In addition to learning the want them to use this time to examine every
basic melody at various positions aspect of their playing.”
on the neck, Scott will encourage After the student has spent some time
the student to also find the chord exploring the more subtle aspects of the
shapes and scales in those melody Scott will begin to teach them
positions as well. If the song is how they can add texture and interest to
in the key of G, he will ask that the melody. First he shows them how to
are ready to move on and “learn” the next the student learn the G scale that relates to embellish with scale tones, chord tones,
song. What they end up with after practicing the positions on the neck where they are and neighboring notes. He also shows
this way for a couple of years is memorized trying to find the melody. He also asks that them how to employ techniques like slides,
arrangements to 20 or 30 songs. But have they learn the chord shapes of the chord hammers, pull-offs, bending, pre-bending,
they really learned any of these songs, or progression to that song in those positions double stops, harmonics, and crosspicking.
the style, or the music? Scott said “I want as well. Knowing the scale and the chord In presenting different ways to add interest
students to learn music and to find their own shapes not only helps the student learn the to the melody, Scott also introduces the
voice on the guitar. The difference between neck, it also provides a road map to help concept of tension and release. Additionally,
a beginning player and a more advanced them find the melody notes, since most all of he will teach how to vary the rhythm and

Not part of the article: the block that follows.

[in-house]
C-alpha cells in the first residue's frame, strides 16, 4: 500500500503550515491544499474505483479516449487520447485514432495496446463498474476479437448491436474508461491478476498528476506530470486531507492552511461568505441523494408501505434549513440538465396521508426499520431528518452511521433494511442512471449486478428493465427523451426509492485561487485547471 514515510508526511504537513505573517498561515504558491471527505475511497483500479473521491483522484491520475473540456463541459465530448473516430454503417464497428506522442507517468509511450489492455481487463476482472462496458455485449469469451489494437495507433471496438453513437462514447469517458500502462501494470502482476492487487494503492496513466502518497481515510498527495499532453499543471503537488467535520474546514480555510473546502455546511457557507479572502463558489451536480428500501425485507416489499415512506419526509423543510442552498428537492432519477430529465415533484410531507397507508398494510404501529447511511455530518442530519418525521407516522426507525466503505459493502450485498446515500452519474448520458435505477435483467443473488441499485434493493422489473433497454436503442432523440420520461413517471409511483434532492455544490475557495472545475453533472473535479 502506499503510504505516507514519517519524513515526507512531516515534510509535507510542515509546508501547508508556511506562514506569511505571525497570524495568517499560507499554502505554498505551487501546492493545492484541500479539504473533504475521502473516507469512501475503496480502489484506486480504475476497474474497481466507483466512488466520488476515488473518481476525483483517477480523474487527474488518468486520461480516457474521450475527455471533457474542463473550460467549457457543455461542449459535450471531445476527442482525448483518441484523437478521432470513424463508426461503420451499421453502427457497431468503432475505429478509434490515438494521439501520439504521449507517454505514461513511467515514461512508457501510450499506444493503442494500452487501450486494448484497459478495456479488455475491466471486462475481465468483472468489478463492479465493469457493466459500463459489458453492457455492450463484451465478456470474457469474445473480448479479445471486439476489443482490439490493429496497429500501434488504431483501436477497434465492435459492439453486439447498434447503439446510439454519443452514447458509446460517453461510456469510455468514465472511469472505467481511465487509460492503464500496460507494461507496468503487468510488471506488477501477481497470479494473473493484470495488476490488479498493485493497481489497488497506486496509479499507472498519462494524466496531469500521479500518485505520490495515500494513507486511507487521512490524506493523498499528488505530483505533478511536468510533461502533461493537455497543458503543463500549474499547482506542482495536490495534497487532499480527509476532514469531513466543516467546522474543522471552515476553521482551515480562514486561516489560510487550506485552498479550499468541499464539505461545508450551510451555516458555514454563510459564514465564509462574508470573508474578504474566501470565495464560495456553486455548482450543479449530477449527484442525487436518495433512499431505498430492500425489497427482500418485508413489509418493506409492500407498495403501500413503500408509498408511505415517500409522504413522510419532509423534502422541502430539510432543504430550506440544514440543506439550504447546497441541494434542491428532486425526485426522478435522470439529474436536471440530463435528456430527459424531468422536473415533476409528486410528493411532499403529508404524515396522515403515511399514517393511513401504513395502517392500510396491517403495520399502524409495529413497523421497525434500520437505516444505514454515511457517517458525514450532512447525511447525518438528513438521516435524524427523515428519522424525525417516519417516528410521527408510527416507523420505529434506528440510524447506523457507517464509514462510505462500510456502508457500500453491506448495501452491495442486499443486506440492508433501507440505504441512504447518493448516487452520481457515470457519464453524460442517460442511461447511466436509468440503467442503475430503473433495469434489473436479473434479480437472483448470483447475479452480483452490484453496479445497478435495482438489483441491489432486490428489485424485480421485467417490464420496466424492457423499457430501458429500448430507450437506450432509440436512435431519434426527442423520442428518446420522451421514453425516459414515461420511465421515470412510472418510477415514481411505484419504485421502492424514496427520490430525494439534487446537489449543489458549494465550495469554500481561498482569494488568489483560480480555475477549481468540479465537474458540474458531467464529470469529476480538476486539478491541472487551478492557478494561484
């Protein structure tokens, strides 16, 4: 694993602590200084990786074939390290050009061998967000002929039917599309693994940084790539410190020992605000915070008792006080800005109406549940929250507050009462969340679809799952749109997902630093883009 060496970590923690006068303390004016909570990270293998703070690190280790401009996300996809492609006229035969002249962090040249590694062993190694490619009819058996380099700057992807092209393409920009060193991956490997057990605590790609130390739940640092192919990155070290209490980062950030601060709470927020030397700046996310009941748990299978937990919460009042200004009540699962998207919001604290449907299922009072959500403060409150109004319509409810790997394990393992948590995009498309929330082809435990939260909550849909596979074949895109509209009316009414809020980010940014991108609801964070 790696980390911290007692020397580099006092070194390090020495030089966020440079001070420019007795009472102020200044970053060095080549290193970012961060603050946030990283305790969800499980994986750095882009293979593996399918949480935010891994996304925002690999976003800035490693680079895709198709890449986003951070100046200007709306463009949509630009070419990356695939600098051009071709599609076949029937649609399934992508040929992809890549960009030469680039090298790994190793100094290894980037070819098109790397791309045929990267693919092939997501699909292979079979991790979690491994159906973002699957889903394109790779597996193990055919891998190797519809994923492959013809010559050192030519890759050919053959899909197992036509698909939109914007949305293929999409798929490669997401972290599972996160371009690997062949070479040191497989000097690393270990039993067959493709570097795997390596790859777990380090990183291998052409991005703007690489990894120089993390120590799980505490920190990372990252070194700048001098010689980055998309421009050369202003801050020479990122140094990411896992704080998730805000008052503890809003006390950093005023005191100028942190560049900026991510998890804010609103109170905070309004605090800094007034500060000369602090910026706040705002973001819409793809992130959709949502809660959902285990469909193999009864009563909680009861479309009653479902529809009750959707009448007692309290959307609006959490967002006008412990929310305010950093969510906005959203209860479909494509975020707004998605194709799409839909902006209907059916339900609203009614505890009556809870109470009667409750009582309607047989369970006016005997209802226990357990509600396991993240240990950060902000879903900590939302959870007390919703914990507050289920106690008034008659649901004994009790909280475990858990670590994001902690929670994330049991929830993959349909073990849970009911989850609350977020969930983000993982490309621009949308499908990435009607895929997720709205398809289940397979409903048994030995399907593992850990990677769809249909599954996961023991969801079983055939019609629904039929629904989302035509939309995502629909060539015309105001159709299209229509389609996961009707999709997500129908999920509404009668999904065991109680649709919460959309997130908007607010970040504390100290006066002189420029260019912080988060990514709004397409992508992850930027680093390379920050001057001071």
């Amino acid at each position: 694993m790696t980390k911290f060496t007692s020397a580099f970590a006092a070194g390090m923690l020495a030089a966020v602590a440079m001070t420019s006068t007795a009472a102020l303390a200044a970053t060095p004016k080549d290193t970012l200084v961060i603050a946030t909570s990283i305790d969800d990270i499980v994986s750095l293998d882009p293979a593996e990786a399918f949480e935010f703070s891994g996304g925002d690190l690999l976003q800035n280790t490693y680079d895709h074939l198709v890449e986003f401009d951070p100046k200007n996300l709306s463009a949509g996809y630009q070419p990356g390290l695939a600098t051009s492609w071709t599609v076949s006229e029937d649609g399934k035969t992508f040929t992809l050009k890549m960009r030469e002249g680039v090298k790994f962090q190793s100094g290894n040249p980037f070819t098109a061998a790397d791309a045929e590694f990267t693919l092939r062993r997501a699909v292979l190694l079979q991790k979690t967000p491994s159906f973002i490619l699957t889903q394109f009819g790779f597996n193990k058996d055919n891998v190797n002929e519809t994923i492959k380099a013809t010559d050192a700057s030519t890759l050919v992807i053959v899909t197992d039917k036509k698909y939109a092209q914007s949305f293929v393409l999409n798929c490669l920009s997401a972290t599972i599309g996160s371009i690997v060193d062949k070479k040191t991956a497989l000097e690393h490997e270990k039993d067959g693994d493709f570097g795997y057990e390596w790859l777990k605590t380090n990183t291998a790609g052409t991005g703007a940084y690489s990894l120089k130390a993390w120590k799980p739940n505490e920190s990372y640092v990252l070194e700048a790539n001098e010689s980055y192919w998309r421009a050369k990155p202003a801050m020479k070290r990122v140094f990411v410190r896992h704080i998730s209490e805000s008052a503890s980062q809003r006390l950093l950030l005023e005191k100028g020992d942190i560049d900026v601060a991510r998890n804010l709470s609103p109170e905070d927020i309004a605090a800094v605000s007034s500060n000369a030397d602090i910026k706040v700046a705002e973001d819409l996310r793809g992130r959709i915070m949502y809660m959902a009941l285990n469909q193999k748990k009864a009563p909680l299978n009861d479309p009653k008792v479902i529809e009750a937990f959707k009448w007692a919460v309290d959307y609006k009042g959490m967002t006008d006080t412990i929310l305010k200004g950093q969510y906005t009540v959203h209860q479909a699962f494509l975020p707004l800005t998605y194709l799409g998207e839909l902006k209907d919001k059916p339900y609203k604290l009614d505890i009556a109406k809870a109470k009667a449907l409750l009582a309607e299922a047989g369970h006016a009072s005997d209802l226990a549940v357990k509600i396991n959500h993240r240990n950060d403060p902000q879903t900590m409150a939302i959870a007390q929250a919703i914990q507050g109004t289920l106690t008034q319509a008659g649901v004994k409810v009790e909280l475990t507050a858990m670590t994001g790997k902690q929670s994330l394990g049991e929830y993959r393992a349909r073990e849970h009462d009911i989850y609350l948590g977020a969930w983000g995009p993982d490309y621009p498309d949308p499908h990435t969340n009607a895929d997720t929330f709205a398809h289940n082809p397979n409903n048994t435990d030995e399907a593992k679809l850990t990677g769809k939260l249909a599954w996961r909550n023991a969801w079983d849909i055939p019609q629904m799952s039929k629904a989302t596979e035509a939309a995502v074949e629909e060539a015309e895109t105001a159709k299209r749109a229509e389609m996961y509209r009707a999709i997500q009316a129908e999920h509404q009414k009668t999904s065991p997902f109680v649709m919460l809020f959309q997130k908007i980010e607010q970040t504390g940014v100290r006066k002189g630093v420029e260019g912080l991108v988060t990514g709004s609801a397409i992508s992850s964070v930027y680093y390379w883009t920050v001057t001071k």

player does not have anything to do with the melody notes will come from scale tones phrasing by using syncopation or by moving
how many songs they know or even how and, most prominently, chord tones from the a melody note forward or backward in time.
many arrangements of those songs they can scale. Scott said “One of the most important He also demonstrates how to change the
play. The difference is in the things that are things for the student to know is the names chord quality by adding suspended chords
more subtle like tone, timing, dynamics, of the notes on the fingerboard. Once this or 9th chords to the crosspicking rolls. In
fluidity, phrasing, and overall expression.” is learned everything else is easy.” this step of the learning process the student
By starting his students out by exploring Once the student has learned the basic is exploring numerous possible ways to
just one note, Scott has them focus on those melody of a song at several positions on vary the melody, but still keep the song